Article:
For 50 weeks we will experiment with dishes from each of the 50 influential women on "the list". Whether you agree or disagree with the authors chosen fifty and their order it will be an enjoyable and creative outlet to cook from the masters. Follow us on this journey while we take an in depth exploration of these women's lives and what has made them who they are. My cohorts for this adventure can be found below. If you would like to join in  please contact Mary. This is an informal event and you have the flexibility to follow along when you can. We will be posting every Friday.

What have we been up to for the 14th Game Changer......

Val of More Than Burnt Toast - Piedmont Roasted Peppers
Joanne of Eats Well With Others  - Pasta with Ricotta (sort of)
Susan of The Spice Garden  - Poulet l'estrogon
Taryn of Have Kitchen, Will Feed  - Mushroom Soup
Heather of Girlichef  - Polenta Pie
Miranda of Mangoes and Chutney - Coriander Mushrooms
Jeanette at Jeanette's Healthy Living  - Farinata, Socca or Chickpea Pizza
Kathleen Van Bruinisse at Bake Away with Me - Orange Almond Cake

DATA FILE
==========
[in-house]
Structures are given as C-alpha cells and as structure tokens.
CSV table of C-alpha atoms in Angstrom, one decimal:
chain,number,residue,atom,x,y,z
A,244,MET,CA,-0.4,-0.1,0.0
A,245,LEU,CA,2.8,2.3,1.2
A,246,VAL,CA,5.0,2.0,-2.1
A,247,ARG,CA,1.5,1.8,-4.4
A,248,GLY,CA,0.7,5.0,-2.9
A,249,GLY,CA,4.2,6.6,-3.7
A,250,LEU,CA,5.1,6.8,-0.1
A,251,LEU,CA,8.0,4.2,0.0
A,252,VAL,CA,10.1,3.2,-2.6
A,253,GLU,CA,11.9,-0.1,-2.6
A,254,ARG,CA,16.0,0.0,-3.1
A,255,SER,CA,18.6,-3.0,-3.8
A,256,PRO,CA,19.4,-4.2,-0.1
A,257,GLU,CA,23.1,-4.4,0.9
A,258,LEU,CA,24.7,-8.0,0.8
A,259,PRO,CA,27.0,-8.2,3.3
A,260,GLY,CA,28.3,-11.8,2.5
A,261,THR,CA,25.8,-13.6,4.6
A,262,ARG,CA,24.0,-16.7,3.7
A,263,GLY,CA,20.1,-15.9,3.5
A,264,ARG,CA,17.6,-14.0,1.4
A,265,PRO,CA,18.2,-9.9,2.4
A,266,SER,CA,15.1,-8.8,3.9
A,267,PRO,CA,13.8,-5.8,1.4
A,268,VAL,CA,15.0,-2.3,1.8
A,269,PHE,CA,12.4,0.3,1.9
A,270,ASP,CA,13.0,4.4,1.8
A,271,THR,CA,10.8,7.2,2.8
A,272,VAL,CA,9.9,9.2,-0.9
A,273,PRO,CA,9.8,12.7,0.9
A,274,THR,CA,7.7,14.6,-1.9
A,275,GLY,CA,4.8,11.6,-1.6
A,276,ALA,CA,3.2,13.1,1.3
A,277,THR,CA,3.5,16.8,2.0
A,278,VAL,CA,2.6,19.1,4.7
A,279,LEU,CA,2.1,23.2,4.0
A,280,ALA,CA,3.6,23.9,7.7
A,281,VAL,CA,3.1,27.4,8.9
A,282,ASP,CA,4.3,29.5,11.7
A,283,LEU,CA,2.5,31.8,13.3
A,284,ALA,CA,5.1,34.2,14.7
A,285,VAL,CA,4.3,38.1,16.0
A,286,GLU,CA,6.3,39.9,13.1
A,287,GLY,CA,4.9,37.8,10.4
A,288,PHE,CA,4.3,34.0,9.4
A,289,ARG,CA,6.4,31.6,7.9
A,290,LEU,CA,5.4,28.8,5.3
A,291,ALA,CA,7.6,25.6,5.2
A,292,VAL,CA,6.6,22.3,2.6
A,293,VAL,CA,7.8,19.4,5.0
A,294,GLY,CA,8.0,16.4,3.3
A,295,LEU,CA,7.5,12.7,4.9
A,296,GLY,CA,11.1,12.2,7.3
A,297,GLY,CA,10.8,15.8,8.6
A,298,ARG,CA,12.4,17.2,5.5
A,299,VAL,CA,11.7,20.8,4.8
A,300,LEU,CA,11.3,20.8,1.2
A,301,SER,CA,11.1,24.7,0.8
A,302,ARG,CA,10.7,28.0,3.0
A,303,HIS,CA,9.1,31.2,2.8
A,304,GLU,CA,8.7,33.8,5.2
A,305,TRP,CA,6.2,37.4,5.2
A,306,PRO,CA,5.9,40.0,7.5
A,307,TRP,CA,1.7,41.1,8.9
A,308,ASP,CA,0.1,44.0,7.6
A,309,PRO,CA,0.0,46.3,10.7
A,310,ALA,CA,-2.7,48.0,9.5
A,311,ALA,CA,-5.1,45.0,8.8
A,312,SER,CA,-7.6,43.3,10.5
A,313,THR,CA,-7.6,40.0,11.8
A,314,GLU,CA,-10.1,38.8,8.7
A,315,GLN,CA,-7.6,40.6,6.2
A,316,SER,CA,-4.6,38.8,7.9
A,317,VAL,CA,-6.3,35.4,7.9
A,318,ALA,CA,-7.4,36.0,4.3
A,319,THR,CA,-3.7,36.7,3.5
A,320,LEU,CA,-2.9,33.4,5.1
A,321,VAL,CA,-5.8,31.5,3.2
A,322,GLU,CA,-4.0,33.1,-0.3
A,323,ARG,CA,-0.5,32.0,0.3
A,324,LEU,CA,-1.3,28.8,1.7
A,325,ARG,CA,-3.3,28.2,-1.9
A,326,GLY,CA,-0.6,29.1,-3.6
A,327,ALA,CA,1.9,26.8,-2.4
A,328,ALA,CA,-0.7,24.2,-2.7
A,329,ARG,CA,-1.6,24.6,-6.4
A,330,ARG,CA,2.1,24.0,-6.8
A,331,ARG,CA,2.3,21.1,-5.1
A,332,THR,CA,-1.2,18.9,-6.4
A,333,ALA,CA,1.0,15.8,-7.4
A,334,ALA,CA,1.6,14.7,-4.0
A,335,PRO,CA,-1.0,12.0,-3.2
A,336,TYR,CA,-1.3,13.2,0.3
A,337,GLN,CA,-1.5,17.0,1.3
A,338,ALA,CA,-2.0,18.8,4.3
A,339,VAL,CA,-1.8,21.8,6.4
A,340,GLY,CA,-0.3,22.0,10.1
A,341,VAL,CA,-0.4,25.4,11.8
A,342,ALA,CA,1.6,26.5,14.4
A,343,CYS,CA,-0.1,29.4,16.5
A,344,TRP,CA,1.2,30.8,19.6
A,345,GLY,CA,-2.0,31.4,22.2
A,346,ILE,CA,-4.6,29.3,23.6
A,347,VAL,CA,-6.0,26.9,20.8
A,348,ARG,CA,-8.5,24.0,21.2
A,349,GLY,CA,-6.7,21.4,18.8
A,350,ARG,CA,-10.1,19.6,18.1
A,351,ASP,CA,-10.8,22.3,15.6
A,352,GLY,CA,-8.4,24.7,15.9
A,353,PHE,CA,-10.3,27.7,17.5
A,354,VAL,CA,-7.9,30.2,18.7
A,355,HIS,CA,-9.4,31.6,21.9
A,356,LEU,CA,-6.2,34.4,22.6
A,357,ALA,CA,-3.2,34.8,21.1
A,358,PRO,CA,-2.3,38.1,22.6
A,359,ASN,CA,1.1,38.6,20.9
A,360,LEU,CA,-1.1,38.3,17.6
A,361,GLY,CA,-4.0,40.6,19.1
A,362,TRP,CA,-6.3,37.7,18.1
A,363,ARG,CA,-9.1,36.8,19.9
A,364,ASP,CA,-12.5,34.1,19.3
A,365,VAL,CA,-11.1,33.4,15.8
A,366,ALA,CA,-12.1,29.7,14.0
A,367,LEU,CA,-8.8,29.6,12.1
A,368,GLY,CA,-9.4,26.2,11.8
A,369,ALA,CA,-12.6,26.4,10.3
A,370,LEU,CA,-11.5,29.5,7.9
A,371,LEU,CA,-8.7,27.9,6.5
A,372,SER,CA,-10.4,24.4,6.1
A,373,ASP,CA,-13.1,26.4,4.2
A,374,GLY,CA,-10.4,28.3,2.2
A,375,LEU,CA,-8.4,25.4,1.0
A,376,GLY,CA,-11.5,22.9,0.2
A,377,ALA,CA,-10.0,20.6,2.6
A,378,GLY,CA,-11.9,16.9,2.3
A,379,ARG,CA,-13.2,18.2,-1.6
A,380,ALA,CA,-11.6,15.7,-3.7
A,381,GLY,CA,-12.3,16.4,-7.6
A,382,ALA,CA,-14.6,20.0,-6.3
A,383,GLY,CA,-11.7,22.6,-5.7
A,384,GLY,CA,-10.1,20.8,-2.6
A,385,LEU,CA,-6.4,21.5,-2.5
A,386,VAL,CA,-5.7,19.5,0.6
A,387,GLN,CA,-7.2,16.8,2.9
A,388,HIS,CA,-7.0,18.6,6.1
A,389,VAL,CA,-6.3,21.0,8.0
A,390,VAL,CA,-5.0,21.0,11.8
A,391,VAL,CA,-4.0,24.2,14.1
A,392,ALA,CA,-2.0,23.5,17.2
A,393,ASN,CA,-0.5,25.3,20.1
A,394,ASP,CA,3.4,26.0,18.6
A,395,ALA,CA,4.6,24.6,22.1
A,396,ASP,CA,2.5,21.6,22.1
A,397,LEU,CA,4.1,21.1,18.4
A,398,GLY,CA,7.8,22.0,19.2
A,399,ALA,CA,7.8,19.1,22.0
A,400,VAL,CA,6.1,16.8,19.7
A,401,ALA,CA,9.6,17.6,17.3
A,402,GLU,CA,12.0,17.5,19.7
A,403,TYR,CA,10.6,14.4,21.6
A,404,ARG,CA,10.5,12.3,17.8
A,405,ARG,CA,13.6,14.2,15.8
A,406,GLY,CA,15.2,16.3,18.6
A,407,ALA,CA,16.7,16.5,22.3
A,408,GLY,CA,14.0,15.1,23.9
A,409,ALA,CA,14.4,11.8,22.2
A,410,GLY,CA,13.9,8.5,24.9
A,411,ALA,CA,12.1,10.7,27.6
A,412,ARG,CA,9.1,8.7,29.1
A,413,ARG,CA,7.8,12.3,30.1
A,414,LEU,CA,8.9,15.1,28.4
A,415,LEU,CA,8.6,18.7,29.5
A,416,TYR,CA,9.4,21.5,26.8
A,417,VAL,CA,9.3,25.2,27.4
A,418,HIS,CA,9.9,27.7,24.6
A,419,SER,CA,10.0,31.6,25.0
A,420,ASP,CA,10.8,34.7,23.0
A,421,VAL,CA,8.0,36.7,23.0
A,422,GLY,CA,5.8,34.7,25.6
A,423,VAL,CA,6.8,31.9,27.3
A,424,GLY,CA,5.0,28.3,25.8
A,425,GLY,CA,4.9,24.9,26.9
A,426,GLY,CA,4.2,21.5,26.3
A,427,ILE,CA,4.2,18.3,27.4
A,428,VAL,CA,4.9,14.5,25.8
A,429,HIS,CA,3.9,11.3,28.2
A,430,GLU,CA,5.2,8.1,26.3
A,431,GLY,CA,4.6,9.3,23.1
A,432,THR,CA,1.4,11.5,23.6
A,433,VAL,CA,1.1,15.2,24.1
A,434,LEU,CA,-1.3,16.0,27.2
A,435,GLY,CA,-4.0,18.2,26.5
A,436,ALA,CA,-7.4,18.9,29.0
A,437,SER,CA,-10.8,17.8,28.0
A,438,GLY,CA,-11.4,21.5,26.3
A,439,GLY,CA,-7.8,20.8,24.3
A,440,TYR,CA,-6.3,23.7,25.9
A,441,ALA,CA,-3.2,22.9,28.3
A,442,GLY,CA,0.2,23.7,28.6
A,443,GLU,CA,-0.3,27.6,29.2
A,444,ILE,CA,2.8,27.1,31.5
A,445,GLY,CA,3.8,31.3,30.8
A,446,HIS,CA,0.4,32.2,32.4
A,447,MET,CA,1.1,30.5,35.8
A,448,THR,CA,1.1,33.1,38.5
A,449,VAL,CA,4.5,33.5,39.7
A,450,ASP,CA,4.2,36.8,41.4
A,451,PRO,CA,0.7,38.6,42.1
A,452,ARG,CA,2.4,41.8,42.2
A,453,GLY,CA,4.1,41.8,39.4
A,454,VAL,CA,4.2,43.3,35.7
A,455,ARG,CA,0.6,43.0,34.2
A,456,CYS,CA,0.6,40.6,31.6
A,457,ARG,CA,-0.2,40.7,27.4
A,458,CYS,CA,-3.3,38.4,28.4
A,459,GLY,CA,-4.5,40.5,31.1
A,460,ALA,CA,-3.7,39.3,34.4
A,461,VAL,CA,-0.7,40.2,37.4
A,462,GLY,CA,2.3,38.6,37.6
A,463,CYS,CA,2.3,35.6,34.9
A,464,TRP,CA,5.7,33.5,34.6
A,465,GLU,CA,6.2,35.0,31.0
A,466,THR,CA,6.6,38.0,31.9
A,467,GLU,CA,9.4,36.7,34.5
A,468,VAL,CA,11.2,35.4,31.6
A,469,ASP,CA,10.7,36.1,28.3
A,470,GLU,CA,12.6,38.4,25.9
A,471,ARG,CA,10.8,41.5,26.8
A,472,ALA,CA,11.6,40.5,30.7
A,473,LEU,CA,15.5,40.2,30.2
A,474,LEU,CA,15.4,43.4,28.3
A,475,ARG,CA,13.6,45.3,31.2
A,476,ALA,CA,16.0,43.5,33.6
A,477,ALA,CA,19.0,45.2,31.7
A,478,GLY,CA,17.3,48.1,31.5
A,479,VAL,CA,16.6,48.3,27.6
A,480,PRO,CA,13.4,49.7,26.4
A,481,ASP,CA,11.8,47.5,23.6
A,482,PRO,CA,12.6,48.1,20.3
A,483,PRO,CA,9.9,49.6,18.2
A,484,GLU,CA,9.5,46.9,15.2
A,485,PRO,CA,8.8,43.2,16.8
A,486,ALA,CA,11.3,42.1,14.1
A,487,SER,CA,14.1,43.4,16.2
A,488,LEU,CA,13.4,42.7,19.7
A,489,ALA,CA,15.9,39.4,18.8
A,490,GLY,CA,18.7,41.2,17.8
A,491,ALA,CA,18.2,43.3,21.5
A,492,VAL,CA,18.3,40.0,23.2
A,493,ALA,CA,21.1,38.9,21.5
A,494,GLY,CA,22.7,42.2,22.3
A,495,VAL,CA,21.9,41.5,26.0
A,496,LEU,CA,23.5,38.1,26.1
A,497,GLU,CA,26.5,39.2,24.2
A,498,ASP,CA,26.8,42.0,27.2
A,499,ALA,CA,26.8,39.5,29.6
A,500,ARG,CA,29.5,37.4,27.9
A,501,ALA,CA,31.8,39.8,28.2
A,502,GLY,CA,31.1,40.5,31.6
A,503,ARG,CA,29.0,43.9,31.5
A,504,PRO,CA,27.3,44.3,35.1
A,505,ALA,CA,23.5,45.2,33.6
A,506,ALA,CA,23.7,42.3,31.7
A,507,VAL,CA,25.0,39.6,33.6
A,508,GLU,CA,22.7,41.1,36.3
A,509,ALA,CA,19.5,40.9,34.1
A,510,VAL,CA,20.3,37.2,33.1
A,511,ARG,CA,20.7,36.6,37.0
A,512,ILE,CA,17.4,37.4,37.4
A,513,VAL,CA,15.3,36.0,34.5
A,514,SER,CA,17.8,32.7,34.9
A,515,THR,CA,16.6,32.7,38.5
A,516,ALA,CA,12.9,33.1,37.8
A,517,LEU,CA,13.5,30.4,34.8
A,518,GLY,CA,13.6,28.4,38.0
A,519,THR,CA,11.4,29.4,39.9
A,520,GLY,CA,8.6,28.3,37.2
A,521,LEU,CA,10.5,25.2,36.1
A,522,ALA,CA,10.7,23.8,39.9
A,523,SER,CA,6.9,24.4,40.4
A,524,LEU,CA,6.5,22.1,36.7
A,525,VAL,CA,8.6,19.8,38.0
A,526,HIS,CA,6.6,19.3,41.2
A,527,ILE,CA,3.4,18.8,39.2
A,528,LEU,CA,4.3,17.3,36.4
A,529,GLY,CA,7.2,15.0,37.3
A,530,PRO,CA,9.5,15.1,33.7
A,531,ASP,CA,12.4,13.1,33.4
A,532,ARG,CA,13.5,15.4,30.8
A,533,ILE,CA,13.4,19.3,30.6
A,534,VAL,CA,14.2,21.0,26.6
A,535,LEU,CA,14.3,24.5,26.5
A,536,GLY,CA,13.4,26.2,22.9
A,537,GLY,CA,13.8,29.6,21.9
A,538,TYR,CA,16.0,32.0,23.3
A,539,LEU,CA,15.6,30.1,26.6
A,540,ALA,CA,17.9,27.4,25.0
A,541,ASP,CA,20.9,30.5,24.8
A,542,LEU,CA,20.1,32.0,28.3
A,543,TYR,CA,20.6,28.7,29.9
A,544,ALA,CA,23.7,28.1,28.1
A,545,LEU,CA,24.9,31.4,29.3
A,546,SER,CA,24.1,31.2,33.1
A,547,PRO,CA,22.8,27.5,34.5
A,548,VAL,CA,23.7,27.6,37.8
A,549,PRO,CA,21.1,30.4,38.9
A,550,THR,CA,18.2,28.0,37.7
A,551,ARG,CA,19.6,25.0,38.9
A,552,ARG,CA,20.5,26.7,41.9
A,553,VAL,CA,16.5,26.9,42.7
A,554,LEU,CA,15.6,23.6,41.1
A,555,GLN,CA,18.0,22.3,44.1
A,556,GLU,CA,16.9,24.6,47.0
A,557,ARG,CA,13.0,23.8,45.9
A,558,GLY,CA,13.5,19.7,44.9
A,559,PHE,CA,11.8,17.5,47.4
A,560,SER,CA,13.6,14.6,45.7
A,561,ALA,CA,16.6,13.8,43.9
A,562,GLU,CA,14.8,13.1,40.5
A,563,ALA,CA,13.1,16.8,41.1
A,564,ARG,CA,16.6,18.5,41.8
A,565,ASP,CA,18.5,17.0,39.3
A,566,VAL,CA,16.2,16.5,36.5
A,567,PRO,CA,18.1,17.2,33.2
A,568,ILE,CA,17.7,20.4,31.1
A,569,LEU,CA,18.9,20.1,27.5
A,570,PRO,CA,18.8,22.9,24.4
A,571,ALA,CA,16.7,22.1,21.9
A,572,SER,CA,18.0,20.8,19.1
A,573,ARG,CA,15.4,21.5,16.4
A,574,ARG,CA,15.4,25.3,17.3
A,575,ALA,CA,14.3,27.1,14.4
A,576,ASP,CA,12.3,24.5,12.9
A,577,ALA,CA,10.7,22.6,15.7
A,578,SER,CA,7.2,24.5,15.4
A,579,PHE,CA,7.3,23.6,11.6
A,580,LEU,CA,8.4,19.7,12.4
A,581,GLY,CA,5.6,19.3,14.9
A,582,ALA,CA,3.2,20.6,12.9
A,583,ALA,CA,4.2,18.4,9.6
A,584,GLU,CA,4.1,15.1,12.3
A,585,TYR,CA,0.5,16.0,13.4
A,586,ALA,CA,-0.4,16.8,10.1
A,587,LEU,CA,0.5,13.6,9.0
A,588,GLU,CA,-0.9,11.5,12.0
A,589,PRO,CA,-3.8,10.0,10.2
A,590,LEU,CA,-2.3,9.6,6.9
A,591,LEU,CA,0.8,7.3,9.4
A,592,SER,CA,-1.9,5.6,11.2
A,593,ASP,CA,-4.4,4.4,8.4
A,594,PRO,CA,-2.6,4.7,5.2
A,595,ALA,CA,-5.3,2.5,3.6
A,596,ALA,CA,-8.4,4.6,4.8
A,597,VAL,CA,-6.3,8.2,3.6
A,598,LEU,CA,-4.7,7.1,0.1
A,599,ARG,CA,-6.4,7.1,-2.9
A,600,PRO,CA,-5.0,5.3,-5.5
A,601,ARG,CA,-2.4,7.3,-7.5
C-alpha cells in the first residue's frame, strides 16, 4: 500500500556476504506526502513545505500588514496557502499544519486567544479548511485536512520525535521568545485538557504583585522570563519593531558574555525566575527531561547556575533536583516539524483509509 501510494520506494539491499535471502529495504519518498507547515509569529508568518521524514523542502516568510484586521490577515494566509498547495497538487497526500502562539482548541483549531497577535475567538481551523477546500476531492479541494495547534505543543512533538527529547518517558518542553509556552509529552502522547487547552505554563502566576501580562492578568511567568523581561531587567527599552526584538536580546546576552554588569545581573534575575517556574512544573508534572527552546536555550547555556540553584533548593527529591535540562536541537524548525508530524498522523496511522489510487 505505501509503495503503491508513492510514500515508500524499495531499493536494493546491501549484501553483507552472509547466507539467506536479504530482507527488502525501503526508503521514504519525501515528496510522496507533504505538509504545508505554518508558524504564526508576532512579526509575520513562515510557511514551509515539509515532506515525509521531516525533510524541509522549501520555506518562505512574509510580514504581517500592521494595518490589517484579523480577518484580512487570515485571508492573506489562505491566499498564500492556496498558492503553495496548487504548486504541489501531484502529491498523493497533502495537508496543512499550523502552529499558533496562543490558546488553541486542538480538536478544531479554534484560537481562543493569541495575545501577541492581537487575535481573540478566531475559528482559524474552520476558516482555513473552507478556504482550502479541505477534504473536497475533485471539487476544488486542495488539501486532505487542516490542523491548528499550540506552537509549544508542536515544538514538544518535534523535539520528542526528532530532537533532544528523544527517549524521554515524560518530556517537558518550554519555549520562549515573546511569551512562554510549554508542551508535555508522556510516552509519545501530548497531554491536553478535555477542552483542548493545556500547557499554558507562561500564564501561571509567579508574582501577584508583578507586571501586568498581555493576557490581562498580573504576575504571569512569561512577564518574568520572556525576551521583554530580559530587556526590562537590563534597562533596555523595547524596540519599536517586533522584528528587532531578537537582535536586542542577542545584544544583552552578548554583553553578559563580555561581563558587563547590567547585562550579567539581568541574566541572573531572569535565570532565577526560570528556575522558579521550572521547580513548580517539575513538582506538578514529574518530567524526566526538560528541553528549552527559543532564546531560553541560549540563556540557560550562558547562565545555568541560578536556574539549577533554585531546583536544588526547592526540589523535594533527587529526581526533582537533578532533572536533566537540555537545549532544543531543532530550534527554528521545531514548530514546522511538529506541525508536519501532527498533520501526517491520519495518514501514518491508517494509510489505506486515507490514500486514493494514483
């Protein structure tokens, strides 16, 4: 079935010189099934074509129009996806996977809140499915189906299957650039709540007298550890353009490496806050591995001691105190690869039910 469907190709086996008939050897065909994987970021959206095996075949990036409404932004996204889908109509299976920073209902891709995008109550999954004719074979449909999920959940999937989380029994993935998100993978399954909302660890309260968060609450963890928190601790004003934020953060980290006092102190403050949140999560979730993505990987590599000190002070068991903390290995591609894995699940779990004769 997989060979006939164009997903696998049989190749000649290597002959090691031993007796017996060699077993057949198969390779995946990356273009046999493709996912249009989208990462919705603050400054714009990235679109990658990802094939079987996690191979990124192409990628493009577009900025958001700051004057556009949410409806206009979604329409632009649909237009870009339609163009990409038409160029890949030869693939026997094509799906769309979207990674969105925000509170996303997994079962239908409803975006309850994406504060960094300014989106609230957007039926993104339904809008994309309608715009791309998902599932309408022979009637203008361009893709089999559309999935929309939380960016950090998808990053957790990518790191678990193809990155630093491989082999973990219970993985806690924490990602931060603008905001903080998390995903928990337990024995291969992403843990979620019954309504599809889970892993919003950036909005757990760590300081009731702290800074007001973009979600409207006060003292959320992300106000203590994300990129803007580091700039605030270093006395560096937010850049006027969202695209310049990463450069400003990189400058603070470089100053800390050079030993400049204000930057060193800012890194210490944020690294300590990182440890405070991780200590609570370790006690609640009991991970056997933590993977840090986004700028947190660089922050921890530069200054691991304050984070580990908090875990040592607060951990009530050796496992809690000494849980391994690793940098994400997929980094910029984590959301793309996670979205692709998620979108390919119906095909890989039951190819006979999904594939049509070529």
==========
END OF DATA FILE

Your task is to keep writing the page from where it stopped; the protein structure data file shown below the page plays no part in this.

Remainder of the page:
Sue of View from The Great Island - Onion Tart
Linda of There and Back Again - Omelette aux Pomme de Terre
Amy of Beloved Green - Gratin Dauphinois
Barbara of Moveable Feasts - Raspberry Shortbread

Back to the Future....

Over four years of blogging I have found many wonderful recipes to share on these pages. Some from my own kitchen, some from your creative blogs and web sites, and some from well known celebrities and chefs. I have been feeling a little nostalgic and was browsing these very pages just the other day, creeping back to the very beginning in 2006 when More Than Burnt Toast was in it's infancy and no more than "knee high to a grasshopper". We all have those stellar recipes from when we first started when we were lucky enough to find one comment and have maybe one reader; in my case even before I was taking photos of the dishes I prepared. My other motivation for reconnecting with the past is to create uniform formatting on this blog and this is a fun way for me to revisit past posts.